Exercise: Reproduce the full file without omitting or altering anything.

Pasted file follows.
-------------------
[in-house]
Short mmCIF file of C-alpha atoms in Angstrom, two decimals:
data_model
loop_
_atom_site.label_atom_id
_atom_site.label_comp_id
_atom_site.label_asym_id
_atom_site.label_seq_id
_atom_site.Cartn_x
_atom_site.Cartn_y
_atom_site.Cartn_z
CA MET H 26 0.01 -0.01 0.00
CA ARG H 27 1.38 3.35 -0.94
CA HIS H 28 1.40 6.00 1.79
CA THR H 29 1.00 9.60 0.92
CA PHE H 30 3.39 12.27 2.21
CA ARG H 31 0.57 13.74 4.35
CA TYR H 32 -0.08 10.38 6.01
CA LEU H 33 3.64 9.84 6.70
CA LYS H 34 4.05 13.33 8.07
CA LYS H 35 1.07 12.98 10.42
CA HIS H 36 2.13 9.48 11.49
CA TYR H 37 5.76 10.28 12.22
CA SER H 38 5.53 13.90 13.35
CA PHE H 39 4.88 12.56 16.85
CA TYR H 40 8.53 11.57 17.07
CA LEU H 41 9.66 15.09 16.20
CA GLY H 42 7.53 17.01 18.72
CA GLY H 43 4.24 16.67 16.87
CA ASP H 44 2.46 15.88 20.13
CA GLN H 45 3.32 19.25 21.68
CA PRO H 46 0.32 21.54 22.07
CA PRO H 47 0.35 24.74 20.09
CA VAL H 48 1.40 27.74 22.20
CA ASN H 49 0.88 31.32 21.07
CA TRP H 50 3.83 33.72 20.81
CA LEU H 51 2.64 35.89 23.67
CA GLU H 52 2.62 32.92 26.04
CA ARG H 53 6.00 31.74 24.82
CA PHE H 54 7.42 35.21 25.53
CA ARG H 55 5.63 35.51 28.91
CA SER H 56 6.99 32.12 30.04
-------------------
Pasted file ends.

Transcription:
[in-house]
Short mmCIF file of C-alpha atoms in Angstrom, two decimals:
data_model
loop_
_atom_site.label_atom_id
_atom_site.label_comp_id
_atom_site.label_asym_id
_atom_site.label_seq_id
_atom_site.Cartn_x
_atom_site.Cartn_y
_atom_site.Cartn_z
CA MET H 26 0.01 -0.01 0.00
CA ARG H 27 1.38 3.35 -0.94
CA HIS H 28 1.40 6.00 1.79
CA THR H 29 1.00 9.60 0.92
CA PHE H 30 3.39 12.27 2.21
CA ARG H 31 0.57 13.74 4.35
CA TYR H 32 -0.08 10.38 6.01
CA LEU H 33 3.64 9.84 6.70
CA LYS H 34 4.05 13.33 8.07
CA LYS H 35 1.07 12.98 10.42
CA HIS H 36 2.13 9.48 11.49
CA TYR H 37 5.76 10.28 12.22
CA SER H 38 5.53 13.90 13.35
CA PHE H 39 4.88 12.56 16.85
CA TYR H 40 8.53 11.57 17.07
CA LEU H 41 9.66 15.09 16.20
CA GLY H 42 7.53 17.01 18.72
CA GLY H 43 4.24 16.67 16.87
CA ASP H 44 2.46 15.88 20.13
CA GLN H 45 3.32 19.25 21.68
CA PRO H 46 0.32 21.54 22.07
CA PRO H 47 0.35 24.74 20.09
CA VAL H 48 1.40 27.74 22.20
CA ASN H 49 0.88 31.32 21.07
CA TRP H 50 3.83 33.72 20.81
CA LEU H 51 2.64 35.89 23.67
CA GLU H 52 2.62 32.92 26.04
CA ARG H 53 6.00 31.74 24.82
CA PHE H 54 7.42 35.21 25.53
CA ARG H 55 5.63 35.51 28.91
CA SER H 56 6.99 32.12 30.04